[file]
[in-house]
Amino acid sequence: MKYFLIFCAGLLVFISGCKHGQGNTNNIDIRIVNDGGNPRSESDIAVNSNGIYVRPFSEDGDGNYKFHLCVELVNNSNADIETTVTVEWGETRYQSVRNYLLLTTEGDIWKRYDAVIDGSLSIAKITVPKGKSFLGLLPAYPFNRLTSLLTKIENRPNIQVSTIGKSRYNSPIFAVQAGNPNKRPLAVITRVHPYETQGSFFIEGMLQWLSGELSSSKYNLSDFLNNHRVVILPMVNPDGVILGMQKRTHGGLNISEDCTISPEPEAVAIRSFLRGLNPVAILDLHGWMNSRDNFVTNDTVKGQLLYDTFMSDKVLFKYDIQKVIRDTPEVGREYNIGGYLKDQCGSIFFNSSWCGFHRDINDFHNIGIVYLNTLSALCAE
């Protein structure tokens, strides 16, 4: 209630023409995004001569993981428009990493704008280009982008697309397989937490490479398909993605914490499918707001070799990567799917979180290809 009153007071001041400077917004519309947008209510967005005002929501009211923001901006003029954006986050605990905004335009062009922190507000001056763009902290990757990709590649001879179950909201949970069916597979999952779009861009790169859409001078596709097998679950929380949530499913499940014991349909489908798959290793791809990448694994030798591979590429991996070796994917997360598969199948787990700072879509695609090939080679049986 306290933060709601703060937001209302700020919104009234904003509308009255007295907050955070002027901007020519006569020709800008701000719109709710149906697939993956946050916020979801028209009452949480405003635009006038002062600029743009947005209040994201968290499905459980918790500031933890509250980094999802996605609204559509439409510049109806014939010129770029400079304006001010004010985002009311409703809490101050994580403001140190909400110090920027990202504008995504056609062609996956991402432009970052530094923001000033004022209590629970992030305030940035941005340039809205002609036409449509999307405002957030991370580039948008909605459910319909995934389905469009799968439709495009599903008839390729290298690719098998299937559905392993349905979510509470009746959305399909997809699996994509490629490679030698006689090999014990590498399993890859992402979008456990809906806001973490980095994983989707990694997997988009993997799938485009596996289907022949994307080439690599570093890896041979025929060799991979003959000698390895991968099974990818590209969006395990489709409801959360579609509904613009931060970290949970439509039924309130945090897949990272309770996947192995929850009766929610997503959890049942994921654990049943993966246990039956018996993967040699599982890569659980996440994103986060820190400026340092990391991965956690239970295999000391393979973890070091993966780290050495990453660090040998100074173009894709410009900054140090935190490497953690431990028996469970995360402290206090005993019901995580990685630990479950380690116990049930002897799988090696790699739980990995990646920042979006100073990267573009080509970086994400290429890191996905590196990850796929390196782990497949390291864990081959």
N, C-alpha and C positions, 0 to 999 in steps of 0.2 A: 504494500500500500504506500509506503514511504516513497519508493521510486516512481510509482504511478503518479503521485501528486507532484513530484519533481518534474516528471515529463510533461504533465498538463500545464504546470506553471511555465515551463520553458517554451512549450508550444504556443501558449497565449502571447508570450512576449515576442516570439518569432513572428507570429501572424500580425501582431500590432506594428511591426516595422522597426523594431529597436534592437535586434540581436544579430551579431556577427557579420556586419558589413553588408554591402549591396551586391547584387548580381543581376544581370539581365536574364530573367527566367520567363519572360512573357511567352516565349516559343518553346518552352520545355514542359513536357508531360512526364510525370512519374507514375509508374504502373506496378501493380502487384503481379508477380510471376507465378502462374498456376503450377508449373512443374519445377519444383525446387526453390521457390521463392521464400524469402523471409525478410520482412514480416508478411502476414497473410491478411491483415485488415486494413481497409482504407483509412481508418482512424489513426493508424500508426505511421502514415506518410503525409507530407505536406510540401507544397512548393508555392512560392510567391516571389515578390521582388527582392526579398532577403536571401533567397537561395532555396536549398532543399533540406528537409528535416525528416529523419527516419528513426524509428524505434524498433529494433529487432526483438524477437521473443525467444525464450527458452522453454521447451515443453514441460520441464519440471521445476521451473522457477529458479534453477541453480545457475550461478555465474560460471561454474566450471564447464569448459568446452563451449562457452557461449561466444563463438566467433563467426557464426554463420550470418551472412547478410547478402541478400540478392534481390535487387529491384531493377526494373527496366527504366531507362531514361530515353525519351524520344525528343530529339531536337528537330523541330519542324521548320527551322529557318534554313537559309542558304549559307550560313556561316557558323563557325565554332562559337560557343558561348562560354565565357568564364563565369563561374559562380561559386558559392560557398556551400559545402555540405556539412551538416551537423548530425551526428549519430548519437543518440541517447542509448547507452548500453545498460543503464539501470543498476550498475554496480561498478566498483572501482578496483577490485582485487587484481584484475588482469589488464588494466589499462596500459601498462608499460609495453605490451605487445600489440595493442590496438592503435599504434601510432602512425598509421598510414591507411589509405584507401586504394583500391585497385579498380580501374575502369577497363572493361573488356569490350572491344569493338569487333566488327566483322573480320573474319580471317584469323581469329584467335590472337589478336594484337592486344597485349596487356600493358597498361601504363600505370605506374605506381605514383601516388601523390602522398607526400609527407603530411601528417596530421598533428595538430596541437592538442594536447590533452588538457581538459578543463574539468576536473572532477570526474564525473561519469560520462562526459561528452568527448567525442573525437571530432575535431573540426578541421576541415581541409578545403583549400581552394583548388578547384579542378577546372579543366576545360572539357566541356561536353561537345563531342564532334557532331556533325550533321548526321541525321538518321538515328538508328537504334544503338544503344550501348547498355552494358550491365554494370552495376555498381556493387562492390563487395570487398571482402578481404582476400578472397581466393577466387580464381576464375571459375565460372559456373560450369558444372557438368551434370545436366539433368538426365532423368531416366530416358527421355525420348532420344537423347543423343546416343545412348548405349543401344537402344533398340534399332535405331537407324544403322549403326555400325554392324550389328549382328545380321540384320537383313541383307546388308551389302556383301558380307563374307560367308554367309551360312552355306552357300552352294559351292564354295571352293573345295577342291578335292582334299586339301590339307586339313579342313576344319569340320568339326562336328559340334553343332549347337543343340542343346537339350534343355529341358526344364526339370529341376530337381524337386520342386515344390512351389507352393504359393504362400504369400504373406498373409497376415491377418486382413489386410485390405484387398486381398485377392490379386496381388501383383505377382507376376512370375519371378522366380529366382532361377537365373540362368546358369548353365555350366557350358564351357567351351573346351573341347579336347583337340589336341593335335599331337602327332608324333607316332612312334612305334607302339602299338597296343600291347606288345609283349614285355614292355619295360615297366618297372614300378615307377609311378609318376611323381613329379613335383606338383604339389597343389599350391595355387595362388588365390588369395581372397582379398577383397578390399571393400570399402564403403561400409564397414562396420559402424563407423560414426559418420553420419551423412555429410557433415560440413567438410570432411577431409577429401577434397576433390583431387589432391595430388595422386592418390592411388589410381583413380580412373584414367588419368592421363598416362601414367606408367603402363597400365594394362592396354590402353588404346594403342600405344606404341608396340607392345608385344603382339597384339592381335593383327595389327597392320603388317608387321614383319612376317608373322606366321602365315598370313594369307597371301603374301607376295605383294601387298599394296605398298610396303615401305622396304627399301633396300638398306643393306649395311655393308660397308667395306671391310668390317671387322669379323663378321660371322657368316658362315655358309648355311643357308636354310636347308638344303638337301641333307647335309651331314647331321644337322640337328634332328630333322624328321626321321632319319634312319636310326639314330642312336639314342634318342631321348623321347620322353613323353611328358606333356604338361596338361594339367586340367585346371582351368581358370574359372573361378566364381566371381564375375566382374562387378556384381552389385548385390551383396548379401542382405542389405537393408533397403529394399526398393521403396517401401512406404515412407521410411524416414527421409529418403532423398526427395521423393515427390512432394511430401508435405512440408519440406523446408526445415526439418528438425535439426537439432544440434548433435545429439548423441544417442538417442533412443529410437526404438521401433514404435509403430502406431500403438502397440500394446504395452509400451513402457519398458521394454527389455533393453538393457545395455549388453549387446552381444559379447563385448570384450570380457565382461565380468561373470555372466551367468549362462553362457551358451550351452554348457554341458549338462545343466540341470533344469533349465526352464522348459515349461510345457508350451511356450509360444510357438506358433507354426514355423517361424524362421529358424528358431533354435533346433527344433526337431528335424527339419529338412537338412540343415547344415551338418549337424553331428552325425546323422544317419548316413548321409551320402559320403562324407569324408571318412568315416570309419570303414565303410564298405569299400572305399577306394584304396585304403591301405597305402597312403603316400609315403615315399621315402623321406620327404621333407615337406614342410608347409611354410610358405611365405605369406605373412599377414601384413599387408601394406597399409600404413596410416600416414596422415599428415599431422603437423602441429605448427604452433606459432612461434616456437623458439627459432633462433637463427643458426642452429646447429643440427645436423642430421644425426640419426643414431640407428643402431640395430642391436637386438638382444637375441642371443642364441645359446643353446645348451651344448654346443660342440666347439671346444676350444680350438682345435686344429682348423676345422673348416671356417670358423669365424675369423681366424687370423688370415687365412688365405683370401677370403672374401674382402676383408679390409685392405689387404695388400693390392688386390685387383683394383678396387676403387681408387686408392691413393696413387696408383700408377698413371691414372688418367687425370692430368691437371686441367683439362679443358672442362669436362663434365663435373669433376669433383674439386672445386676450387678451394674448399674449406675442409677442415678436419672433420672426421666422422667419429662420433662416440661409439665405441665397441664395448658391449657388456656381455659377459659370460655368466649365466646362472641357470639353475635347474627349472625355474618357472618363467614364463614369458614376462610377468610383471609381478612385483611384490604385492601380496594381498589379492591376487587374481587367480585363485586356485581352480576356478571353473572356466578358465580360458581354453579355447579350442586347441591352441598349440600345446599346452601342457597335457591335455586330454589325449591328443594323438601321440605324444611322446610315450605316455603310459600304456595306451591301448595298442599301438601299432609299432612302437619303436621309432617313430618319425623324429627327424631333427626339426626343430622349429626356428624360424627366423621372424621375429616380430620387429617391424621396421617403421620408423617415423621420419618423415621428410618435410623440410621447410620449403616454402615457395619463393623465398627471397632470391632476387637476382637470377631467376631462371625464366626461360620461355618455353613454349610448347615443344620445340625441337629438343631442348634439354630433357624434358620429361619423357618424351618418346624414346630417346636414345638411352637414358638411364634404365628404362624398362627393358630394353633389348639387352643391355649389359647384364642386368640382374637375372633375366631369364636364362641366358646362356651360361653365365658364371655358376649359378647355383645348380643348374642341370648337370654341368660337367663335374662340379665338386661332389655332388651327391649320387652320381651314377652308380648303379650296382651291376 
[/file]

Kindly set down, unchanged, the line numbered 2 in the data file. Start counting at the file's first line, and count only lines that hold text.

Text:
Amino acid sequence: MKYFLIFCAGLLVFISGCKHGQGNTNNIDIRIVNDGGNPRSESDIAVNSNGIYVRPFSEDGDGNYKFHLCVELVNNSNADIETTVTVEWGETRYQSVRNYLLLTTEGDIWKRYDAVIDGSLSIAKITVPKGKSFLGLLPAYPFNRLTSLLTKIENRPNIQVSTIGKSRYNSPIFAVQAGNPNKRPLAVITRVHPYETQGSFFIEGMLQWLSGELSSSKYNLSDFLNNHRVVILPMVNPDGVILGMQKRTHGGLNISEDCTISPEPEAVAIRSFLRGLNPVAILDLHGWMNSRDNFVTNDTVKGQLLYDTFMSDKVLFKYDIQKVIRDTPEVGREYNIGGYLKDQCGSIFFNSSWCGFHRDINDFHNIGIVYLNTLSALCAE